Frostbite.. what to do


In the Brooder
8 Years
Jul 5, 2011
Ok.. it was below zero last night with the wind chill. Every night I close the 5 girls in the coop which has a heated waterer but no other form of heat. They have a solar LED light but that throws no heat. Today it is about 12 degrees and when I went to let them out I noticed one or maybe two of the girls have frost bite on their heads. They are 6 months old and this is their first winter.

What do I do now? What should I do different?


13 Years
Jan 13, 2010
Fairfield, Maine
My Coop
My Coop
Do you have good ventilation? The best way to prevent frostbite is to keep things as dry as possible, and vent the warm, moist air that the chickens are giving off.
Having said that, I always have a few birds that get some spots of frostbite each winter, especially those with large floppy combs. I usually just leave it alone, but some people put Vaseline on their combs to help prevent frostbite.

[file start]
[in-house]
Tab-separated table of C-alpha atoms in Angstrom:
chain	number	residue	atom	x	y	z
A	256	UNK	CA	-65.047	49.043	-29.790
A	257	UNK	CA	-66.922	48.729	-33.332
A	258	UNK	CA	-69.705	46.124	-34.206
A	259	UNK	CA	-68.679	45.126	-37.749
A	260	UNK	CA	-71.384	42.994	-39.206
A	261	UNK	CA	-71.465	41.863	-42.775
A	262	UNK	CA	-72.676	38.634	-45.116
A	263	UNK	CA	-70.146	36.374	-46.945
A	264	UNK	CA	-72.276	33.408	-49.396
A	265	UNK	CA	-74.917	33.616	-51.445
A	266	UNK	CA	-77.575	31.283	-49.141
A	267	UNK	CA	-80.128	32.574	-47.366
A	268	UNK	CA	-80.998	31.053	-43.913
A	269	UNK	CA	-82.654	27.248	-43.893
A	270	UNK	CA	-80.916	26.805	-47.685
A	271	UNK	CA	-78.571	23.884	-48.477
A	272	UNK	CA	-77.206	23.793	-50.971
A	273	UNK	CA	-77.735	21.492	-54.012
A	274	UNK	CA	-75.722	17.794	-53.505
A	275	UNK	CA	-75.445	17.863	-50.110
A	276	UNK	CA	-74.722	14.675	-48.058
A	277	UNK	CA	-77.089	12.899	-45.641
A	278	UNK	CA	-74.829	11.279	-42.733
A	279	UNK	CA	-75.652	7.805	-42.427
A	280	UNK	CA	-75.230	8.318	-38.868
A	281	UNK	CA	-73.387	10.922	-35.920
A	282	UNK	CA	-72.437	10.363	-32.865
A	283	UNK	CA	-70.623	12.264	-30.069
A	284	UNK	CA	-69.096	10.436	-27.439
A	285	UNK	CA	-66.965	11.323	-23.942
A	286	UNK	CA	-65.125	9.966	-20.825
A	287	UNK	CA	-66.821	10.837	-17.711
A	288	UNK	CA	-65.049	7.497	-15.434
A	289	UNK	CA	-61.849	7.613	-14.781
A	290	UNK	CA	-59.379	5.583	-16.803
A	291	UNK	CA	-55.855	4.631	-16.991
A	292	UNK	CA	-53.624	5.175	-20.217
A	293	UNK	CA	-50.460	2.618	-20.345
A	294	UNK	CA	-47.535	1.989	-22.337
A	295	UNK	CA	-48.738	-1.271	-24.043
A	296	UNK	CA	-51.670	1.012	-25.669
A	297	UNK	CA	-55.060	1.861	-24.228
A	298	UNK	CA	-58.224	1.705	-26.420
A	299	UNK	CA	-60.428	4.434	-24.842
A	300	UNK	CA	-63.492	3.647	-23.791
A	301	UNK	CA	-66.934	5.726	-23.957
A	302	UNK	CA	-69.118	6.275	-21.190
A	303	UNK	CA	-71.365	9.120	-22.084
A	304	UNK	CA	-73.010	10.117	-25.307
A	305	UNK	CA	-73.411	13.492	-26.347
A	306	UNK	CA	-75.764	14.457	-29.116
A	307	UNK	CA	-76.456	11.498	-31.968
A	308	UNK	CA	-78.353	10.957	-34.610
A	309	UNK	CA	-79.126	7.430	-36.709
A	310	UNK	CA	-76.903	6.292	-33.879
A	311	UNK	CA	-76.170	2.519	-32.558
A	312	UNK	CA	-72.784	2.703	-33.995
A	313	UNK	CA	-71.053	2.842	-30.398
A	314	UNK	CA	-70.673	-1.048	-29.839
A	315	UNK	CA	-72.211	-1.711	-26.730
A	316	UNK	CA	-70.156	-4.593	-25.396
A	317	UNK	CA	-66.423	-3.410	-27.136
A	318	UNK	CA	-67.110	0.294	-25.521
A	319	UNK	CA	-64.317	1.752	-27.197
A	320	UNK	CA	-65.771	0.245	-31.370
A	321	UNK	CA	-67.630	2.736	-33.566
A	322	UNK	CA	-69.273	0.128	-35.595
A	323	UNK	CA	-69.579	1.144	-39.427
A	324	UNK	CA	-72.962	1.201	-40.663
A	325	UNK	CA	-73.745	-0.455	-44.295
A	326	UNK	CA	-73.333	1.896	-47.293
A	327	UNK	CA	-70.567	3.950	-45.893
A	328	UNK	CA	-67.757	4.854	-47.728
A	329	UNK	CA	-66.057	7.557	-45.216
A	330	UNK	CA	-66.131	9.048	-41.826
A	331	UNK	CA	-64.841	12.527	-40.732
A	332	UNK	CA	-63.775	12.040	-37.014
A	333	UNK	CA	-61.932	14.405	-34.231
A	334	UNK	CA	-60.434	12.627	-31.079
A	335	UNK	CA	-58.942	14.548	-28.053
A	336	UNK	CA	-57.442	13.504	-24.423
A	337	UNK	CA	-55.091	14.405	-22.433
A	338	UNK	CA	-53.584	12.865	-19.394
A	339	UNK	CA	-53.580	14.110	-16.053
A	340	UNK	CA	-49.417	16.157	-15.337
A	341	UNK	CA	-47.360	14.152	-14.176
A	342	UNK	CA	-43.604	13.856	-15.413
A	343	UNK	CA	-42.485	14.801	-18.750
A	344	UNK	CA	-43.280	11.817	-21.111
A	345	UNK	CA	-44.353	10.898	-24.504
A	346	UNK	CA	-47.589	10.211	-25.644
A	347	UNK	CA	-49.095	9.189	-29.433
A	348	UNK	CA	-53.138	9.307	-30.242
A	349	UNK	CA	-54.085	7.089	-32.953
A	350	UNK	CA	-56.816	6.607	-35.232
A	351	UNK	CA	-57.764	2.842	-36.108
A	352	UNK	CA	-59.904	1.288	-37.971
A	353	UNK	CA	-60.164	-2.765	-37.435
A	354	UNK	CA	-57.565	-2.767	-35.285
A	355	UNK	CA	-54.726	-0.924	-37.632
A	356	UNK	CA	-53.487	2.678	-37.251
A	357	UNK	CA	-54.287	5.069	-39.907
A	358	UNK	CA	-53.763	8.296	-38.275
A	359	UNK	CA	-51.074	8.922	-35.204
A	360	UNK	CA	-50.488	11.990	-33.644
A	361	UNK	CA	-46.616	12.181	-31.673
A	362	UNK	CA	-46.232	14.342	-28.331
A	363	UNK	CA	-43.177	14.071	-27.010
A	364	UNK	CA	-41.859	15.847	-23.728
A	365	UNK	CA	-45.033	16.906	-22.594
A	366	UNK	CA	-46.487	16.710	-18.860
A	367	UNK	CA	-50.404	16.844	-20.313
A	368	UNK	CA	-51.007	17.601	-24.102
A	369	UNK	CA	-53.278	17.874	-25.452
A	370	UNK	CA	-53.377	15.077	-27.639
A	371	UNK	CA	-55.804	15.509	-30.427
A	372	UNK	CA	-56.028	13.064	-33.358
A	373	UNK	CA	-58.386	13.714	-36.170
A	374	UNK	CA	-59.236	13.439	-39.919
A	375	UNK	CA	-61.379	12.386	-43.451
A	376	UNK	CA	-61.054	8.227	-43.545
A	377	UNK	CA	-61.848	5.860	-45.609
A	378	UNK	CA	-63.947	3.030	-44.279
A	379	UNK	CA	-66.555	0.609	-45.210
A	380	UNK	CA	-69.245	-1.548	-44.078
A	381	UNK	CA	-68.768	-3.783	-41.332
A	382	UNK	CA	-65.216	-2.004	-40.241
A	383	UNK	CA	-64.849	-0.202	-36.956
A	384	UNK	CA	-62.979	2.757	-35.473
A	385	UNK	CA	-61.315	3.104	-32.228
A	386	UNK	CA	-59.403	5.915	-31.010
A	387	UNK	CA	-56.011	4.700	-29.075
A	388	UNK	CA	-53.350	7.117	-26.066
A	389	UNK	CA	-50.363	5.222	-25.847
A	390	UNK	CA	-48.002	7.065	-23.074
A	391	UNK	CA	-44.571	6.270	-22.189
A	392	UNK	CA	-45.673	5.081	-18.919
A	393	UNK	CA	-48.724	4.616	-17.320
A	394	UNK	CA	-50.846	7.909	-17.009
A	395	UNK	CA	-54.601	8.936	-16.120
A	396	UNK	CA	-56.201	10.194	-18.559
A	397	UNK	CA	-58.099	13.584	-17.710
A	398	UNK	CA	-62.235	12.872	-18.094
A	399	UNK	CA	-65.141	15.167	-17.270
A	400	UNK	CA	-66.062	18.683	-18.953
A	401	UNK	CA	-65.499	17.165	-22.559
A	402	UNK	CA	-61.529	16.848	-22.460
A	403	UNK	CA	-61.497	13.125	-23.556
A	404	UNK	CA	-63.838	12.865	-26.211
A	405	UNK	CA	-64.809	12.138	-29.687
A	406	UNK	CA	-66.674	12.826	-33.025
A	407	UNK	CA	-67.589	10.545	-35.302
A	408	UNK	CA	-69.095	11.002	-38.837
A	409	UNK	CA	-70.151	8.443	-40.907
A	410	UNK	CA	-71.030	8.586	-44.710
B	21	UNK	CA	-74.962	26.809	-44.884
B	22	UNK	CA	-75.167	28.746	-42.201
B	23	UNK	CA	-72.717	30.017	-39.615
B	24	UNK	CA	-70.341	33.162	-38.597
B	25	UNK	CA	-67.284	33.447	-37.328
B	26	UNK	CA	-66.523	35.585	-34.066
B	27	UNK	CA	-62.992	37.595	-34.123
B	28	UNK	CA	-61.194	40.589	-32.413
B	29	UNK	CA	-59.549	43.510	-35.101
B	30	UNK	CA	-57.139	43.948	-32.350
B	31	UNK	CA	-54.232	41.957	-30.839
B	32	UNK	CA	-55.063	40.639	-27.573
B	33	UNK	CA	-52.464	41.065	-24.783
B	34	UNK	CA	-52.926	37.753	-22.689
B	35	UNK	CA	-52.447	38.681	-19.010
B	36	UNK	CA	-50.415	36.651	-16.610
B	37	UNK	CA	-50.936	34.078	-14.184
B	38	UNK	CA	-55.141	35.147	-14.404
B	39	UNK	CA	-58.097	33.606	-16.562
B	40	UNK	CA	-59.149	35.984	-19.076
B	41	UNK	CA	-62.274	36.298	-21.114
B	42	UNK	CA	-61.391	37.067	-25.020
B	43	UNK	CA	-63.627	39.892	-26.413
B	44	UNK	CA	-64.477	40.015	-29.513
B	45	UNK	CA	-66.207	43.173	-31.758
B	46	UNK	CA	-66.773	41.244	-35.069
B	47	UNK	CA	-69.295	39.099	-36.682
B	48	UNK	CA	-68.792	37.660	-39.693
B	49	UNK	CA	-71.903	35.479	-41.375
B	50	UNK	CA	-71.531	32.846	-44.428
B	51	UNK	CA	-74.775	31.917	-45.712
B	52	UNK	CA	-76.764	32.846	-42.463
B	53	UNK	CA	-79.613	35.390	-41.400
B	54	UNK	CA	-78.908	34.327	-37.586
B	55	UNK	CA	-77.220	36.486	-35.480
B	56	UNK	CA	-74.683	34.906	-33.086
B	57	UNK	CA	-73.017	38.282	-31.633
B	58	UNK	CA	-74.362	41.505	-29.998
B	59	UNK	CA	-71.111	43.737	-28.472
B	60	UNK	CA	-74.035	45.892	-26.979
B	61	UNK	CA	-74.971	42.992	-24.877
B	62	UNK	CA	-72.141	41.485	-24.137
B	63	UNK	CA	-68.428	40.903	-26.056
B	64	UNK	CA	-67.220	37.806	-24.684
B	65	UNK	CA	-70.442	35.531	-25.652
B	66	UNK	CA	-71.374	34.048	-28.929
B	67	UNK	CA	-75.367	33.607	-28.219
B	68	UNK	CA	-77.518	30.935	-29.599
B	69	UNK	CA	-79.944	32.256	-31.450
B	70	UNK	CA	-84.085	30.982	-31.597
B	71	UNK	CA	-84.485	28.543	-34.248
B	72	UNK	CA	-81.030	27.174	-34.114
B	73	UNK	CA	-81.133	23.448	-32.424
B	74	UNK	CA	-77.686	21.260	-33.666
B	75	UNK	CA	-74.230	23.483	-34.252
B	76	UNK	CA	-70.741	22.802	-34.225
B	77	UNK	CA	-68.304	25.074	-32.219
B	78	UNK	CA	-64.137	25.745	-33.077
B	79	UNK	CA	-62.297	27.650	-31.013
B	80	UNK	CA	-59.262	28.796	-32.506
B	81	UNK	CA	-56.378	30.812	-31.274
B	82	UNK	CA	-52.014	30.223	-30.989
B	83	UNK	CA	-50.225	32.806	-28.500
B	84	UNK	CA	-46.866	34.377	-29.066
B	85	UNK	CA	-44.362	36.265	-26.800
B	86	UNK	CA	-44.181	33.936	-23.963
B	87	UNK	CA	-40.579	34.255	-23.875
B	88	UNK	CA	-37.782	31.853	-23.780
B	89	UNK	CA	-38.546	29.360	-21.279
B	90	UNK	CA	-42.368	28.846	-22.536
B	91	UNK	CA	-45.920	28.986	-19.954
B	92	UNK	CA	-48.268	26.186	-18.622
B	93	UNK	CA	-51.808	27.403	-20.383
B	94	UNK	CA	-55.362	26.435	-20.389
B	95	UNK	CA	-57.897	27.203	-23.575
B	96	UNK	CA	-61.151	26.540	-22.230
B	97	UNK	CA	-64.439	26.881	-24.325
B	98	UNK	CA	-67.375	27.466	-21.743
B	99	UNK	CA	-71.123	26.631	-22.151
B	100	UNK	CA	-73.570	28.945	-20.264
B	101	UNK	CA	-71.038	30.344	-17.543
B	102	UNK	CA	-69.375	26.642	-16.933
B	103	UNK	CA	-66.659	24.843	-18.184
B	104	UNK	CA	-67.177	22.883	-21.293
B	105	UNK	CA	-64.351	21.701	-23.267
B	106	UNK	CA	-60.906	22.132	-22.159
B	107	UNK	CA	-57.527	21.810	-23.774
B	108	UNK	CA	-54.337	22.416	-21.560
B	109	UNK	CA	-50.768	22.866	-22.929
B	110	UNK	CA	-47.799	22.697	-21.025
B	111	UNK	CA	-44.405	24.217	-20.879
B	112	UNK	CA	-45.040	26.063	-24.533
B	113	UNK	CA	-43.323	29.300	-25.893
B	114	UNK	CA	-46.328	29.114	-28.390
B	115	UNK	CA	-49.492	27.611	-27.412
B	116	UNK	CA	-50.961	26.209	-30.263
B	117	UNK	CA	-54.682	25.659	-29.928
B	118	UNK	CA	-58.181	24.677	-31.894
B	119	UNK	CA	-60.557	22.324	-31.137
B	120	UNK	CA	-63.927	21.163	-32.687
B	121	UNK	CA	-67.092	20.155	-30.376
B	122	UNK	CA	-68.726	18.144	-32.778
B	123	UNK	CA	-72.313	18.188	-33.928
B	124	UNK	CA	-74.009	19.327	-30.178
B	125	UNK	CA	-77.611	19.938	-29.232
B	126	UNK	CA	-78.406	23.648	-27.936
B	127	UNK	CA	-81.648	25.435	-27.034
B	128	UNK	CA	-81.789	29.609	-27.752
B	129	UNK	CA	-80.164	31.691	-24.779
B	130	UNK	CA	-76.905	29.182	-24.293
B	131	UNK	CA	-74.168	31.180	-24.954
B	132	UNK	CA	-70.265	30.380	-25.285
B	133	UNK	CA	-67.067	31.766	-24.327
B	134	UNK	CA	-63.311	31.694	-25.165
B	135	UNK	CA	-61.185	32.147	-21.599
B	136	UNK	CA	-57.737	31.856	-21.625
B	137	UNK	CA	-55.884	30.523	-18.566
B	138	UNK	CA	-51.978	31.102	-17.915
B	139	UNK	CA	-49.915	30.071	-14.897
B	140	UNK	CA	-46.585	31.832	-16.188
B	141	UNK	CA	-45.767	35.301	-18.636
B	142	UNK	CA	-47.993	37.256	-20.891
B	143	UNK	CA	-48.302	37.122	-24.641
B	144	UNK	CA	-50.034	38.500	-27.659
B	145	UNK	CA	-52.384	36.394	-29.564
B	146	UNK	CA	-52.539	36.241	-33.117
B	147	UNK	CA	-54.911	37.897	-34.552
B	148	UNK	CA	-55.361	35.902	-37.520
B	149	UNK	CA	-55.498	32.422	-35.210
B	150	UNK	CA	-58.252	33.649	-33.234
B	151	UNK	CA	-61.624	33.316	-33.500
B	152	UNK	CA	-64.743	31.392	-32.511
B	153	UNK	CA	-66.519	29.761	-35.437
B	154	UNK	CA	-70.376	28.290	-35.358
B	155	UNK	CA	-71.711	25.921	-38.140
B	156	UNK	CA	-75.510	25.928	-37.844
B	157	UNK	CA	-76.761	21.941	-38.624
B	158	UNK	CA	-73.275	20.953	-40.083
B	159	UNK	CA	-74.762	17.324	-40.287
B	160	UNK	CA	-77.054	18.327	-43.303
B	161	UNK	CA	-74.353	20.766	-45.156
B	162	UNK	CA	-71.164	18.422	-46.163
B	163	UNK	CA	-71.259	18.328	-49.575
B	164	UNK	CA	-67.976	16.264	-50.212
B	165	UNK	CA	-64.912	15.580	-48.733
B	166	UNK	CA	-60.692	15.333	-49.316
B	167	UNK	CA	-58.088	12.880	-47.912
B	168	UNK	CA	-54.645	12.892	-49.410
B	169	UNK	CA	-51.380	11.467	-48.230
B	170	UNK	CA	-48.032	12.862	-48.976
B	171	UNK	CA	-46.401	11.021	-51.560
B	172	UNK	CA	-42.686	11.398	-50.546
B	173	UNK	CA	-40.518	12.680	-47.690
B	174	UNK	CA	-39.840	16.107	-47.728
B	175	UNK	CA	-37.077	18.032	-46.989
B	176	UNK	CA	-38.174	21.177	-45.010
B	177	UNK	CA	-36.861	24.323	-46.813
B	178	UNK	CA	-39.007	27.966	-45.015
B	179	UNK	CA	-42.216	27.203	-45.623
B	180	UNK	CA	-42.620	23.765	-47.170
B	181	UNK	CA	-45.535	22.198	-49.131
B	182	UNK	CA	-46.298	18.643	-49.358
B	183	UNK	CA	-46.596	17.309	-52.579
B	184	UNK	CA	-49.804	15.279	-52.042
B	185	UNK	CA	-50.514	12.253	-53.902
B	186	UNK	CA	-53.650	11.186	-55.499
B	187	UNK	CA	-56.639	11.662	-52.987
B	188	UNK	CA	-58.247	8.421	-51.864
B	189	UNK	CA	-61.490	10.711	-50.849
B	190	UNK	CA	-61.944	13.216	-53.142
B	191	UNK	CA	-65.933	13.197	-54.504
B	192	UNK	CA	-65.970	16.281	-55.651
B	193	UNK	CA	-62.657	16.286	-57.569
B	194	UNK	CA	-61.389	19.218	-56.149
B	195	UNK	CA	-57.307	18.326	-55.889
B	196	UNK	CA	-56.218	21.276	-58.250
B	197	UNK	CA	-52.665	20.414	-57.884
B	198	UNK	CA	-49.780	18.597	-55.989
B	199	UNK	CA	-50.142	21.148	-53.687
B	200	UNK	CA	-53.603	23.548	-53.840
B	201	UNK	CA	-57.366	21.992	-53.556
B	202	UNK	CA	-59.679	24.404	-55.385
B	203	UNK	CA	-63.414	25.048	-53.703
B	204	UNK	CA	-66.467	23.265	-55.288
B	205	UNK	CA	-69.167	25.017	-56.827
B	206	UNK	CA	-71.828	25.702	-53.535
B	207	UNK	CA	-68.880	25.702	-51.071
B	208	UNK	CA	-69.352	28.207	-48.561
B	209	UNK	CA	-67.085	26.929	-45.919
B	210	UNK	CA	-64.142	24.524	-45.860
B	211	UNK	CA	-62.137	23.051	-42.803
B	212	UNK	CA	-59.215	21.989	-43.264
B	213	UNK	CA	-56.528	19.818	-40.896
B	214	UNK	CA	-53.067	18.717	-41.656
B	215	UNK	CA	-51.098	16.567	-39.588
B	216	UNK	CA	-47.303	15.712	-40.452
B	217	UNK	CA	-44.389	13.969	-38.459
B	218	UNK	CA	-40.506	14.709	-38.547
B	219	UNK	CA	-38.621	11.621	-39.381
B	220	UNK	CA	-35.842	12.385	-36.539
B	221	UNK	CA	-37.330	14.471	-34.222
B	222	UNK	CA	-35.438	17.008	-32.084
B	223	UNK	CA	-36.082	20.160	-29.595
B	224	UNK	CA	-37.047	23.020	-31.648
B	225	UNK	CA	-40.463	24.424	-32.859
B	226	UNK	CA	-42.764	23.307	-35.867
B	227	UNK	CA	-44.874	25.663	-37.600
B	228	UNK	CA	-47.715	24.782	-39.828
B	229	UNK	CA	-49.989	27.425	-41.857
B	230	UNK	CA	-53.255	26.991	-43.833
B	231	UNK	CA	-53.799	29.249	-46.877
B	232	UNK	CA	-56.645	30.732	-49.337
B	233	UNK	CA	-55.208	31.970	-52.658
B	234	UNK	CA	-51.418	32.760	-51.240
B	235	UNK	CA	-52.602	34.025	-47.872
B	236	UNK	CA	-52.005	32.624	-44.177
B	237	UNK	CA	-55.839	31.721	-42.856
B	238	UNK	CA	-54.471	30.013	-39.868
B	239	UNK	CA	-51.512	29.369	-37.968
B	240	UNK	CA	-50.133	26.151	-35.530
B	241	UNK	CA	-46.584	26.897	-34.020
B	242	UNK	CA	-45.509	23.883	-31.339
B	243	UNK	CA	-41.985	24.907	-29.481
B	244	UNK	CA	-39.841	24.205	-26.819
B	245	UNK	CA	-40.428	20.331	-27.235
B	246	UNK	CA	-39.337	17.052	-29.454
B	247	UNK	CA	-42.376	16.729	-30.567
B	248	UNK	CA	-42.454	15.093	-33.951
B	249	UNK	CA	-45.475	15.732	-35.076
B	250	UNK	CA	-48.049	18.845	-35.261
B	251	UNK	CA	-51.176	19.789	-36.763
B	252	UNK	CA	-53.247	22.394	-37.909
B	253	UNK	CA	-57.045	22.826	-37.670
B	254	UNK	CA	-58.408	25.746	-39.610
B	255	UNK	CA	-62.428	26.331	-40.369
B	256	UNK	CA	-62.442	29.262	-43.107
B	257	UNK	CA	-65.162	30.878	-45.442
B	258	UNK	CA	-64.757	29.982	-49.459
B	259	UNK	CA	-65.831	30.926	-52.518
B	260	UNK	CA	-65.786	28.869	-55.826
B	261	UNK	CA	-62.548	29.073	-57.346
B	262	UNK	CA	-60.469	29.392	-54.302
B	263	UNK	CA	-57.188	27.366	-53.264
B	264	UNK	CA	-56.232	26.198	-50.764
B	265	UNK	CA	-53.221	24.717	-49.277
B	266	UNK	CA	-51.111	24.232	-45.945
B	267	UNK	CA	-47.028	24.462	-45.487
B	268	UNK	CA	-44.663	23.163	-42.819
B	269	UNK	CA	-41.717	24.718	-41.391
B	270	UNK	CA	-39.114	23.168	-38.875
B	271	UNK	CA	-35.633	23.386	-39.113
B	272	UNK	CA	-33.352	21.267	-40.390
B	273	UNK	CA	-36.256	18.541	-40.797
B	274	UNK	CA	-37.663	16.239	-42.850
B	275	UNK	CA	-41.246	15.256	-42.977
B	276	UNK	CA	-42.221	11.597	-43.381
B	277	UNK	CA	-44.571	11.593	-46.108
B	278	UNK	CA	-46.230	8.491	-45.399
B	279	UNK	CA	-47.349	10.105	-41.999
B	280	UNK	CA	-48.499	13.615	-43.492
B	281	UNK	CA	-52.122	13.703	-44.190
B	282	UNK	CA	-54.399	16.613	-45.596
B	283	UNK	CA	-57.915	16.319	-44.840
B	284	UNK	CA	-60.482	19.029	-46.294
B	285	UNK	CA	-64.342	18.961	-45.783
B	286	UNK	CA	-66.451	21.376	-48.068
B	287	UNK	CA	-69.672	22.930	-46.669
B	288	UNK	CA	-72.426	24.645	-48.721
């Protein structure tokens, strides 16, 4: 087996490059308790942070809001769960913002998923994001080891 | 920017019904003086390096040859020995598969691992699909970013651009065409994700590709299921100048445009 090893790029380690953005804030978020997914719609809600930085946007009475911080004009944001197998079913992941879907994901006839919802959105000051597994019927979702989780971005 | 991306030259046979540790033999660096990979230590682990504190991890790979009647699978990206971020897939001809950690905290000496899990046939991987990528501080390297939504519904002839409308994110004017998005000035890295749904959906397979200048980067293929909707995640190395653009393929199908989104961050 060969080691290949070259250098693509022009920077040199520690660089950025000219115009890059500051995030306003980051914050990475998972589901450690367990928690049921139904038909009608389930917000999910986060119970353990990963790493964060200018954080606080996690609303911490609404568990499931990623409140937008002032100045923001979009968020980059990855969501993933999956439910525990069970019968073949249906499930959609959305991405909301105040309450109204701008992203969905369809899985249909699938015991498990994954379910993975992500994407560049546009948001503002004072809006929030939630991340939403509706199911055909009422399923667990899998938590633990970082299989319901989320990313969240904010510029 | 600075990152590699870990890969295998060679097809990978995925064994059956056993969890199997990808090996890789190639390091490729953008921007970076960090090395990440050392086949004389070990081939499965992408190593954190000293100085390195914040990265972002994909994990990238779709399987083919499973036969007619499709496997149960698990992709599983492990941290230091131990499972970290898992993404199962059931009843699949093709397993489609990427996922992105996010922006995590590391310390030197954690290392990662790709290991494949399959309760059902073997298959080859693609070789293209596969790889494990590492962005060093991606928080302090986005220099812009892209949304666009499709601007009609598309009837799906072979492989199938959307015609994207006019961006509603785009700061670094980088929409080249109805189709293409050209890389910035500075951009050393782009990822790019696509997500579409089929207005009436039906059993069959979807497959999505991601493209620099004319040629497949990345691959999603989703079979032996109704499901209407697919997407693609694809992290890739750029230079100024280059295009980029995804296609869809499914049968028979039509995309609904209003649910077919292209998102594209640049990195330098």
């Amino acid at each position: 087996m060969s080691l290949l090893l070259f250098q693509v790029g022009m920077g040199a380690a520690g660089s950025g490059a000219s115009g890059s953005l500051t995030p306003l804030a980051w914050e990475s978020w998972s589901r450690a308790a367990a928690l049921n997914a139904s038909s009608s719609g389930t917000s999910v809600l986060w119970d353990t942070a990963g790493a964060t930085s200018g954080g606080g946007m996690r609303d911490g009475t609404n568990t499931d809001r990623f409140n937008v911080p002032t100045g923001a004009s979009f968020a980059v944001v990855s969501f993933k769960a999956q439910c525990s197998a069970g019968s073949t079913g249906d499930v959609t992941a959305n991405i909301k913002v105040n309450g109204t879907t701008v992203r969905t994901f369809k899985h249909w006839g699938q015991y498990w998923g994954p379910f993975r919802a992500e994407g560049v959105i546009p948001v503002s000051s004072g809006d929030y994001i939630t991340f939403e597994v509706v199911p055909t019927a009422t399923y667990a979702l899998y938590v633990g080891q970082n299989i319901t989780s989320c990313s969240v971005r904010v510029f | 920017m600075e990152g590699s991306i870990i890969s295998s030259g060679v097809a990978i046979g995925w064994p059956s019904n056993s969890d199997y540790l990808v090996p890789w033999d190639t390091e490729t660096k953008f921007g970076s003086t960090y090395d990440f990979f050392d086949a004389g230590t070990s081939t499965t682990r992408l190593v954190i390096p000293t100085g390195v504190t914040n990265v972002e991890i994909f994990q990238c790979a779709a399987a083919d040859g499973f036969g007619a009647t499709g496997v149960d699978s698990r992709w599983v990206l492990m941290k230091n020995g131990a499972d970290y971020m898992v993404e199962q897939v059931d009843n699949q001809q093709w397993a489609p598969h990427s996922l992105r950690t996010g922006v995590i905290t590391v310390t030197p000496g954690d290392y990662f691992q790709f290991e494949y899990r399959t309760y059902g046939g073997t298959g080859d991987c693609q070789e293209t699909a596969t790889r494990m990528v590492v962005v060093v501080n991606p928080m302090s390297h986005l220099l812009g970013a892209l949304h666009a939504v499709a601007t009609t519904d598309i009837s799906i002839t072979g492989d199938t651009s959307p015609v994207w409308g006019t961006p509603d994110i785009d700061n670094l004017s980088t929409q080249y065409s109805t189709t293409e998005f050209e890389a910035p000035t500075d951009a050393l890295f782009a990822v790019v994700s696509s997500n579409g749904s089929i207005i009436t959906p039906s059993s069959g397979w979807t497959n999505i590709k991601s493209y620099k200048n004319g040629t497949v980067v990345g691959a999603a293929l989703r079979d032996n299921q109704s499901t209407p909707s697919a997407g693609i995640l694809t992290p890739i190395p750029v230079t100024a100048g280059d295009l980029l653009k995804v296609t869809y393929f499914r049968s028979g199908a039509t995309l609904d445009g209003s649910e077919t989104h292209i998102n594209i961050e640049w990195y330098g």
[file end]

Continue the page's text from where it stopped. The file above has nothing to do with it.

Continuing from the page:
Good luck.
i will be glad when these below-zero nights are behind us!

top of the hill

8 Years
Jun 20, 2011
do you have a pic of the coop? I'm no expert, but I read alot into this as its my first winter with chickens. there is some balance you need to find between good ventelation and no draft. As long as the moisture from breath, poop etc. has a place to exit, they should be ok.

Personally, I sealed up the windows and door with plastic and had hubby add a few screened pop vents along the ceiling line, seems to be working so far. Did the two that got frost bit have larger combs? I think thats also something that happens frequently in chickens with larger combs. at this point you just let it heal on it own. the black bits will fall off. some people, as a preventative, slather their combs with vaseline or bag balm when they know temps are dropping.

New posts New threads Active threads

Top Bottom